Forest Whitaker – With a pop chorus like “I’ve Got Friends,” “Forest Whitaker” is the first single off II. According to Hull, this song is about two people who hate each other but are completely invested in their counterpart’s actions. It’s a sweet-and-sour black comedy; it has a sad core, but is sugar-coated to go down easier. The lyrics play out a story that, to me, sounds like two scorned lovers following each other, post-breakup, and sneering at the successes of the other party. It really is a delightful look into the distorted relationship of “frenemies.”
The harmonized guitars have a light processing that makes the song feel like an 8-bit romp through an NES love story. The song stays restrained and the drums compressed through the duration, relying on the whistle hook to keep ’em coming back for more. It works.
It Never Stops – This is my most listened-to track on the album right now. It opens serenely and sensitively, with an innocent yelp to get things cooking. The triplet-based rhythm guitar lays a textured bed for the synth later in the song. The chorus is supremely catchy, and some great work on the cymbals really puts import on the lyric, “Honey it never stops.” The lead guitar work by Robert McDowell lends great melody to the chorus, and makes it interesting enough to warrant repeat listens.
The third verse is backed by a gang vocal harmony, which is one of my favorite parts of the song. There’s an energy in a sustained vocal harmonization that a synth doesn’t possess. The song then takes us through one more raucous chorus and ends abruptly, slightly off-kilter, which perfectly suits the vibe.
Underneath, I’ve posted a live acoustic version of this song, which shows the brilliance Hull and Devine have. To take a song so complete in its studio form, and make it a wholly separate song in another style is real talent.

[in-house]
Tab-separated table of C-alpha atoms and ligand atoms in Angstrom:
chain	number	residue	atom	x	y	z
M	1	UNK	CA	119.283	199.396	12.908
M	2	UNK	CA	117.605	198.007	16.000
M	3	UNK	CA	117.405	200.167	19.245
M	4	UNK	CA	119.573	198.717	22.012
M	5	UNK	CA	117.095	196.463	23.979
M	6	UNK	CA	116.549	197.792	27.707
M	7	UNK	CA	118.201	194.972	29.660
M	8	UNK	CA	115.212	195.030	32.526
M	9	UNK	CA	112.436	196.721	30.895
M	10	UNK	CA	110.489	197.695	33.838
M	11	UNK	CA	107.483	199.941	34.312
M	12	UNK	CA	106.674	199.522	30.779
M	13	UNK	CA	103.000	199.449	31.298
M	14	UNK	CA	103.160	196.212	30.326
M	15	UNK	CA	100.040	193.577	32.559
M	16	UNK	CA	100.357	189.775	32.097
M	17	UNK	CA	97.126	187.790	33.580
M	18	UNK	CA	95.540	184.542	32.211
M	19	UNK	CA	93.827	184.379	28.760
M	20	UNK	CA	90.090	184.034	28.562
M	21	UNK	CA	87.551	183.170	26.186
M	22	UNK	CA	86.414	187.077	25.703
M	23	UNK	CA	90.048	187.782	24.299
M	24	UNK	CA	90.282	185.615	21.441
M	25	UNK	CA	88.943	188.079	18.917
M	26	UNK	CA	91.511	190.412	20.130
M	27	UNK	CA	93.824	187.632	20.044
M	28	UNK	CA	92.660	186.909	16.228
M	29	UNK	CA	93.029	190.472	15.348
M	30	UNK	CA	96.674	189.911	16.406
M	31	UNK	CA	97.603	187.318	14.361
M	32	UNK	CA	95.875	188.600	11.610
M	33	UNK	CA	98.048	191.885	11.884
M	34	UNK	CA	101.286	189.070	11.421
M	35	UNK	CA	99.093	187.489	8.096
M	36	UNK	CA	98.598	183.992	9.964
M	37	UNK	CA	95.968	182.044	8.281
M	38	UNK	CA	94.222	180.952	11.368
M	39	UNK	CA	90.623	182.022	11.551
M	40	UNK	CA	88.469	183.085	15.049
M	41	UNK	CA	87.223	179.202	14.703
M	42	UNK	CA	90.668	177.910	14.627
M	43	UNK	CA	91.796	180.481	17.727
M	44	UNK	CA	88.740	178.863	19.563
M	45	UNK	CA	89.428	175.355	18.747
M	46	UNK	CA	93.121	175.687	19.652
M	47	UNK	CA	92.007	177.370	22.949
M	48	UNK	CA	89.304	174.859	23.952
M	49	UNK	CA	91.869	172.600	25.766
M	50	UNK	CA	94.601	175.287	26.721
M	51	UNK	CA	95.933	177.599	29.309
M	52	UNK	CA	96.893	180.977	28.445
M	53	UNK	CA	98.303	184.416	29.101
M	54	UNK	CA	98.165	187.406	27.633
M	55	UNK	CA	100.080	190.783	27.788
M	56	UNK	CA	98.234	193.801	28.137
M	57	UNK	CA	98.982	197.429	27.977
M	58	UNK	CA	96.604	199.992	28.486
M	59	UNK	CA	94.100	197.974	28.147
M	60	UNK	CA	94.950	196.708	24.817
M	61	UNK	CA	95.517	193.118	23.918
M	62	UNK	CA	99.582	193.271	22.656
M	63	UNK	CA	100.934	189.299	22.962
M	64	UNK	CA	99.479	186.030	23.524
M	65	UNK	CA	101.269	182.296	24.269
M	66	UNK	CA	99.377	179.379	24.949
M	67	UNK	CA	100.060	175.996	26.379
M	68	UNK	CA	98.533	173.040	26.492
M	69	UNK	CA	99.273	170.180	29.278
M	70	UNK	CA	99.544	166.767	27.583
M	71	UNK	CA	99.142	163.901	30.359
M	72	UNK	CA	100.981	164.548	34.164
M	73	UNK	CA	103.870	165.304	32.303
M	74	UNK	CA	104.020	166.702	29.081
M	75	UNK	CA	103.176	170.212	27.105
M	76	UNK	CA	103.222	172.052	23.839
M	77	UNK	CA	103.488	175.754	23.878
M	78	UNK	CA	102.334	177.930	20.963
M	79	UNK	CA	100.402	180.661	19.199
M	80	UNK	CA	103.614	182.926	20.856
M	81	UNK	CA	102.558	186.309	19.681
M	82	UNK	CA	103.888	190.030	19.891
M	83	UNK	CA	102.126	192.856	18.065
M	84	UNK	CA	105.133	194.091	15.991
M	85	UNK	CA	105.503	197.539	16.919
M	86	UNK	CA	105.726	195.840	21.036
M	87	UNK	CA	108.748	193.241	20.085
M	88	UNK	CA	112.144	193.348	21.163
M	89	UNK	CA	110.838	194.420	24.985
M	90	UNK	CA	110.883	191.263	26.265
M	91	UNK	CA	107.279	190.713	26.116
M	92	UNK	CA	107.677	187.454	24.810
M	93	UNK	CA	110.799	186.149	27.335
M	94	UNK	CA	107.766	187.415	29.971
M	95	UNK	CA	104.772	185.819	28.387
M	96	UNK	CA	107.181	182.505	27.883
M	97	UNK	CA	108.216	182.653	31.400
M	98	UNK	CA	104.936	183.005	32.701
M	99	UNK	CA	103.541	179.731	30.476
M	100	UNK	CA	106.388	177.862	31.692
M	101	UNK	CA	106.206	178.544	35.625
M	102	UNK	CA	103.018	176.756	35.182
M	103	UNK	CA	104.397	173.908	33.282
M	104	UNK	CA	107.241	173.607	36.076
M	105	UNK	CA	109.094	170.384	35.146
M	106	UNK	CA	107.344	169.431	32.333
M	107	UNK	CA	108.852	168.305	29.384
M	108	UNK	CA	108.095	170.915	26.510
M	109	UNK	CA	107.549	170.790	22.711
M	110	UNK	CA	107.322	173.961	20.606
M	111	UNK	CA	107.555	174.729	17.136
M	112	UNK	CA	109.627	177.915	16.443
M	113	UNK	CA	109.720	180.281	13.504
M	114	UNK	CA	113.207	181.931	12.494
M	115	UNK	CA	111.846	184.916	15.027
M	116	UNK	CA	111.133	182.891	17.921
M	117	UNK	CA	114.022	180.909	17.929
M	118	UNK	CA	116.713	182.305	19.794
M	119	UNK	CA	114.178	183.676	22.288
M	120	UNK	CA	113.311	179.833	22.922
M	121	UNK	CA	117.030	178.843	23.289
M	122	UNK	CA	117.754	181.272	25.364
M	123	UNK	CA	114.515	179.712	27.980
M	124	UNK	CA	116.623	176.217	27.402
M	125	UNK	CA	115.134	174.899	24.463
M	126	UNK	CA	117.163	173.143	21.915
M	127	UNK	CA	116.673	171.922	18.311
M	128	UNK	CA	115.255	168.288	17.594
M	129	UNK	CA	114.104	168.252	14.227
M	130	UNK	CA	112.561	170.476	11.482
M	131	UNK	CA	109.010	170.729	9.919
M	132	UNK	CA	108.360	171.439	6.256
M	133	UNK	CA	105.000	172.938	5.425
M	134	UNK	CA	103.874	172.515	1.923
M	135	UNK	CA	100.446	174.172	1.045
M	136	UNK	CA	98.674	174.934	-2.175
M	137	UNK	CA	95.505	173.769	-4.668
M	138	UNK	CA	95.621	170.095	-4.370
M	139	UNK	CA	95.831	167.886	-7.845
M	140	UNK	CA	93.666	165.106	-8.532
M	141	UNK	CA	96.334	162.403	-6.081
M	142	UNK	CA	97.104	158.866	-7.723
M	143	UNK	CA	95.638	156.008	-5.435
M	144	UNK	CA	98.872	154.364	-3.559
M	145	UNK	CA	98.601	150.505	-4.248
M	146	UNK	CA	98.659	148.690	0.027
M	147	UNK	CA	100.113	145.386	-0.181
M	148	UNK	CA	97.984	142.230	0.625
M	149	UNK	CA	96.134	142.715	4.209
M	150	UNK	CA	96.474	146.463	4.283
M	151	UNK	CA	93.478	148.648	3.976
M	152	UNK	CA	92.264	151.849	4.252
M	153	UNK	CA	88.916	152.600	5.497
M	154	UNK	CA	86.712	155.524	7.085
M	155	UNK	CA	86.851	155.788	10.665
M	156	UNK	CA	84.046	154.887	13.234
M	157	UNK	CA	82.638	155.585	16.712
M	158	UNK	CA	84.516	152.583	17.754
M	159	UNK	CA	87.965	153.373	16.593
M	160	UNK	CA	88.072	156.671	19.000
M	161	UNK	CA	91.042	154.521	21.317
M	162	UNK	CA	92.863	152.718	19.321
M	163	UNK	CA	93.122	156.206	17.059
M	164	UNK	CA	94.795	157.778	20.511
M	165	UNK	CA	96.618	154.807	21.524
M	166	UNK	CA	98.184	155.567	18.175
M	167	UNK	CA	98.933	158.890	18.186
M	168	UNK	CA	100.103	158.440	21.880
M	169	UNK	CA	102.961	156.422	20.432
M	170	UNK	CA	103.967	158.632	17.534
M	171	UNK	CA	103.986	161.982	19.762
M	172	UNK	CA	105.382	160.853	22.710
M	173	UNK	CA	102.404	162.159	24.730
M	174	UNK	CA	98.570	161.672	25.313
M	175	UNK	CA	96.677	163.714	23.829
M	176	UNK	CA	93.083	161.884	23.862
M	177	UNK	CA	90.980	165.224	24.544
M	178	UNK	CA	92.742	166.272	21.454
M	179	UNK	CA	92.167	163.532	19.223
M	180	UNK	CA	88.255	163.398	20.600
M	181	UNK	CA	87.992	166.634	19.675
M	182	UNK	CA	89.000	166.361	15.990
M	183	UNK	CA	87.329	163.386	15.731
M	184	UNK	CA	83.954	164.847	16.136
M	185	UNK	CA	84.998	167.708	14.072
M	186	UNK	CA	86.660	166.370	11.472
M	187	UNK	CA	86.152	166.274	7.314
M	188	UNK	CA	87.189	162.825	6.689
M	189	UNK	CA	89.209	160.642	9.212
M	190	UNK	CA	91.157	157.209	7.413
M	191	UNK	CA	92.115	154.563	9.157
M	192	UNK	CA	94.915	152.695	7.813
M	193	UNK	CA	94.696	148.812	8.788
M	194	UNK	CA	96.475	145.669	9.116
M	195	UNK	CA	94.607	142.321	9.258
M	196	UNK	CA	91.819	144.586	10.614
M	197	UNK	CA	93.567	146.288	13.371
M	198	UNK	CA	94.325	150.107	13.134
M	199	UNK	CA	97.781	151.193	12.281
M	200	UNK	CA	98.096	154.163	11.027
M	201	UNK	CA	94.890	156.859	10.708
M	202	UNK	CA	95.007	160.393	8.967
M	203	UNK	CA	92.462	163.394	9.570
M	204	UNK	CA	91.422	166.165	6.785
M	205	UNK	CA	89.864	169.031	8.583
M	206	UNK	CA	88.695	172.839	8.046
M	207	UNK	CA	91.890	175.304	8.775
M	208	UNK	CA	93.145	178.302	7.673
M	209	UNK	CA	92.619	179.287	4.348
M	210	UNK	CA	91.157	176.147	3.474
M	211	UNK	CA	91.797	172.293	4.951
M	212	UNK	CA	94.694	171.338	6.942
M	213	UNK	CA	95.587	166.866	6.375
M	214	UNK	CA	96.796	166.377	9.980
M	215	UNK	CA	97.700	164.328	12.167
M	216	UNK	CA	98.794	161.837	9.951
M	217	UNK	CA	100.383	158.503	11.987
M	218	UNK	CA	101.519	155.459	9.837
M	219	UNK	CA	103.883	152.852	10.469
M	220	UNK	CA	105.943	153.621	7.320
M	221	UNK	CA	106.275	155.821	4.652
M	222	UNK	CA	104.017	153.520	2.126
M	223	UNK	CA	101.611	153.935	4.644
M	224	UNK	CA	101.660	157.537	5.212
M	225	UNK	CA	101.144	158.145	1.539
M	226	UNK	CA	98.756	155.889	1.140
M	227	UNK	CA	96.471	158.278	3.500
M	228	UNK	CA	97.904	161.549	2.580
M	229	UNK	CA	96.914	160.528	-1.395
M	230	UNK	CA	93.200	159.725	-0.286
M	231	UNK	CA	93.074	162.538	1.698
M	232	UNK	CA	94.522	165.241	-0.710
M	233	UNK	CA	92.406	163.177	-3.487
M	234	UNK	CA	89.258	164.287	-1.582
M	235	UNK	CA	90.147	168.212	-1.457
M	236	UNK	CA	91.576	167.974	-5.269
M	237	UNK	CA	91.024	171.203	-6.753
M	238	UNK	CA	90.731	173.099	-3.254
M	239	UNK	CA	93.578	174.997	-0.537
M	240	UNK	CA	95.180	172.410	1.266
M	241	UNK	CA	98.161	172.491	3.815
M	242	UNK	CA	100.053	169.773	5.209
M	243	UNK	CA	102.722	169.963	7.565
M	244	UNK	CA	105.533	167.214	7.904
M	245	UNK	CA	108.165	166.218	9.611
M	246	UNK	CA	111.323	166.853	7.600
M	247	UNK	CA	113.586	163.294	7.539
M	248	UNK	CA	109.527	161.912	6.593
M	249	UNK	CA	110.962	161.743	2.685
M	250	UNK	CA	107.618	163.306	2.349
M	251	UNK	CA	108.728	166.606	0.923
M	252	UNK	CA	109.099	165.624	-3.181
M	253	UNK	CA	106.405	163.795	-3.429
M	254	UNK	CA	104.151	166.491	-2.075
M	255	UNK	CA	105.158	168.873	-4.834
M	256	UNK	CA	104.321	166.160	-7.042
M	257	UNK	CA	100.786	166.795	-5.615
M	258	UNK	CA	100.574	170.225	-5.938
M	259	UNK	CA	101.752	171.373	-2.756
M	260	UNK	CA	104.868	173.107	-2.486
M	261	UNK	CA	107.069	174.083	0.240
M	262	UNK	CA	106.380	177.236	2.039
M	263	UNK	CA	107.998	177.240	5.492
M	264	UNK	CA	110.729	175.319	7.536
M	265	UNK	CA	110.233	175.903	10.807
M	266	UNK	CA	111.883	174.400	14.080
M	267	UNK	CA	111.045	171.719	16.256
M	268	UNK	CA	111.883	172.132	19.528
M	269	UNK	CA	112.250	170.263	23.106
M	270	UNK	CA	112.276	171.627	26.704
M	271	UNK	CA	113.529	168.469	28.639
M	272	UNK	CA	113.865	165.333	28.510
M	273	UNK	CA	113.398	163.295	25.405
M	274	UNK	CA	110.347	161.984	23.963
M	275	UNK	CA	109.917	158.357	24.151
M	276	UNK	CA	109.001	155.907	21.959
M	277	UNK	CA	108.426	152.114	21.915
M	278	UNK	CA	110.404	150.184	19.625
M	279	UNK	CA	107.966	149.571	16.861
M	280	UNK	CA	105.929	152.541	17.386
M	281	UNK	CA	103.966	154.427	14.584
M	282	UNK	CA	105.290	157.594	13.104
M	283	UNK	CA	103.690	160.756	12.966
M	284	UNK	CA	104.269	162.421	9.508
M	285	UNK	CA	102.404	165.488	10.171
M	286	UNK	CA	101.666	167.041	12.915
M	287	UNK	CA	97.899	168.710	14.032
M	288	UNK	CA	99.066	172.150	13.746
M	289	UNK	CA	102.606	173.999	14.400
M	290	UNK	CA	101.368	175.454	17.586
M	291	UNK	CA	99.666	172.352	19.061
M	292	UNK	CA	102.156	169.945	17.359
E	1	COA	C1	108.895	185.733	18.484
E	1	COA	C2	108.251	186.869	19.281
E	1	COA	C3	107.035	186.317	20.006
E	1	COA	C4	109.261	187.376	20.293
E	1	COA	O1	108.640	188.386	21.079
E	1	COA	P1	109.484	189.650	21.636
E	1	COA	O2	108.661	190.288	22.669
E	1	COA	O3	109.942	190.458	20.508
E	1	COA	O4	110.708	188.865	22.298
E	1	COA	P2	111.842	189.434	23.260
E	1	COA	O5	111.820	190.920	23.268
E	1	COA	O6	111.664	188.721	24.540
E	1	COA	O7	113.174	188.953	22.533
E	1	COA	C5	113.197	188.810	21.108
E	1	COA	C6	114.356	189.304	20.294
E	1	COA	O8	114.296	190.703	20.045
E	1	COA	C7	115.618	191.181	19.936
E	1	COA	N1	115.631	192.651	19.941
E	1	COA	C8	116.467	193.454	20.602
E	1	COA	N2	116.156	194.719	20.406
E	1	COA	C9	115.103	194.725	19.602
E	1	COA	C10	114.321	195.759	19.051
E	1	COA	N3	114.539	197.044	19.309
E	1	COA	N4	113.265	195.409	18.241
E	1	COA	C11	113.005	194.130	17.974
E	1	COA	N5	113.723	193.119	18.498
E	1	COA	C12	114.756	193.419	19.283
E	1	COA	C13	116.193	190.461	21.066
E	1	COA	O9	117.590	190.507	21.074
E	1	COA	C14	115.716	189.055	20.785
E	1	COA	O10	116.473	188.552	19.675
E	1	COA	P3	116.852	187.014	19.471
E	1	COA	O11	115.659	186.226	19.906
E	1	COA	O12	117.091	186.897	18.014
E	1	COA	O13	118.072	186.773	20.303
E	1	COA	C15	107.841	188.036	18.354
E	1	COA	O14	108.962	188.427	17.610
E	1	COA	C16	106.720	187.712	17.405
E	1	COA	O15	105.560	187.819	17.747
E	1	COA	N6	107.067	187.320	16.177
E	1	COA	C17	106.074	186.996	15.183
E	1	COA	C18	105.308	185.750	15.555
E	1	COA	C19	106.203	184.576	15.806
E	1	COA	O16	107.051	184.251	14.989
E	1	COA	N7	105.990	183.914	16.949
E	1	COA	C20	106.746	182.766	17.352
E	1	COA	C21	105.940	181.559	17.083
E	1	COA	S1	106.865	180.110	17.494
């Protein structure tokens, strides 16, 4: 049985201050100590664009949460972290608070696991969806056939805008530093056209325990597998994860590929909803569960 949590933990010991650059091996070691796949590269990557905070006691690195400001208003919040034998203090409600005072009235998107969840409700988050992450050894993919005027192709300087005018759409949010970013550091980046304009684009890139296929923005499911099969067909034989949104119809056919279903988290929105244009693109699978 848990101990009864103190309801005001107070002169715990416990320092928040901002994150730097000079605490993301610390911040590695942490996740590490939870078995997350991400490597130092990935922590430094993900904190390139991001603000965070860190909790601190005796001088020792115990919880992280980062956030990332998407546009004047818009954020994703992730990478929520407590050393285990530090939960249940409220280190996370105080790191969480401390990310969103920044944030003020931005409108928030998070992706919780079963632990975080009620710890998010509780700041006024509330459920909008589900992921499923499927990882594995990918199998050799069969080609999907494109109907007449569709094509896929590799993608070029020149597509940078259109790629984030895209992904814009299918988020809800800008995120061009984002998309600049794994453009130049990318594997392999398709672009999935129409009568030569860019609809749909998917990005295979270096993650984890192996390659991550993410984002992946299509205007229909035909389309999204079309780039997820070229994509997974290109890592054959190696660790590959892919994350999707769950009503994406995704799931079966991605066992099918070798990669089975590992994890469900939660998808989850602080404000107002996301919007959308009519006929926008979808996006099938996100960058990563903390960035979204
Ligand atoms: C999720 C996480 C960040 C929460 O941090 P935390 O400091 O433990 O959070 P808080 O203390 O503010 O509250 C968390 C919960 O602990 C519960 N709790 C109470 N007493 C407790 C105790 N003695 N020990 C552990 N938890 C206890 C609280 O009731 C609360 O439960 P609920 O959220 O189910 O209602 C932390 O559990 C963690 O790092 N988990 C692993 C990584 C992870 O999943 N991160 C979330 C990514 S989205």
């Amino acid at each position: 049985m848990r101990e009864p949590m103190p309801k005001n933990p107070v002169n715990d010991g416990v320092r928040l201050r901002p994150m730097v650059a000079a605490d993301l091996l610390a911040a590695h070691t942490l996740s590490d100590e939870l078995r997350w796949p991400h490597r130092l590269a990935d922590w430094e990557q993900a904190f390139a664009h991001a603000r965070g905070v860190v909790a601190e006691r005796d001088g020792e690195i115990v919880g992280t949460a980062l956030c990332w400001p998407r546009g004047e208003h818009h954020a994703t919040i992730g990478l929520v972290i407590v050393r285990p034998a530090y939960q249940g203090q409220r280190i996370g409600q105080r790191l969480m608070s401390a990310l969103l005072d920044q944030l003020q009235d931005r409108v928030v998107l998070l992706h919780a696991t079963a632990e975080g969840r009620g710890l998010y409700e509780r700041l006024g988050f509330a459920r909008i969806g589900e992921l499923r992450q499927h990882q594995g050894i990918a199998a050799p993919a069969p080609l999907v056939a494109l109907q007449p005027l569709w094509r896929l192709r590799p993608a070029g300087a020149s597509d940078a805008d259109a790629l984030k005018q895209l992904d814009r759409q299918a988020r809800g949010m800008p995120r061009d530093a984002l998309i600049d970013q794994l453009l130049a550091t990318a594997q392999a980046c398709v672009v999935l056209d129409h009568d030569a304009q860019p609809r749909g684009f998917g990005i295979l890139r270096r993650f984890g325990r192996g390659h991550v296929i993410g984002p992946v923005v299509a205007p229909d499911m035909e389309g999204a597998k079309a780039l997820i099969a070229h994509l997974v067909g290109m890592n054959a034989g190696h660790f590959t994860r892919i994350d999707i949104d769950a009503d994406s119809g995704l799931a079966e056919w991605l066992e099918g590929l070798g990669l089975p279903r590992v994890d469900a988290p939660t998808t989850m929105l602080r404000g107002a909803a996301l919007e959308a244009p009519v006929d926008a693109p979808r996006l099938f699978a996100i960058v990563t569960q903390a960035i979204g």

No Sides – Here’s the pop sensibility that Devine lends to the record. The double backbeat during the verse makes this track sound like some B-side from a discarded British Invasion band. Like many of the other tracks on the album, synthesizers, guitar melodies, and vocal harmonies are used to great effect during the chorus.
I particularly enjoy this track, because (like “No Reward,”) it gives a chance to hear the band in a little less-serious light. The song is deceptive like that, though. During the bridge, there is enough change and texture that you can’t catch it all on the first listen through, even though you might think you’ve got it all figured out. After multiple listens, I’m still picking apart the vocal and instruments on this track.
Petite Mort – A solemn baroque ditty, “Petite Mort” is another look into mortality, a black comedy along the lines of “Forest Whitaker,” but almost Shakespearean in tone. The verse is fantastically textured, instrumentally, partly thanks to the tone of the guitars, but also the bassline, which you can tell wants to walk right off the map. The guitars in this track, plucked arpeggios backing the verse and single note harmonies after the chorus, are sparse and hauntingly simple. A sweet and simple track, it leaves you feeling solemn and thoughtful.
I would like to note that the tender songs on this album (“Pytor,” and “42,” namely) are tremendously beautiful, lyrically and instrumentally. They have stayed out of my Key Tracks because I think it is the personality of these songs to stay as deep cuts, and not have a spotlight shone upon them. These songs become the quiet gems on the album, thought provoking and with substance, and provide a fantastic way to cleanse your aural palate between the harder rocking tracks on the album.
All in all, II is a fantastic album. Every track on it is worth a listen, and repeats at that. I’ve been listening to the album for over a week now, and I’m still finding emotion in the smallest crevices. I greatly recommend a listen.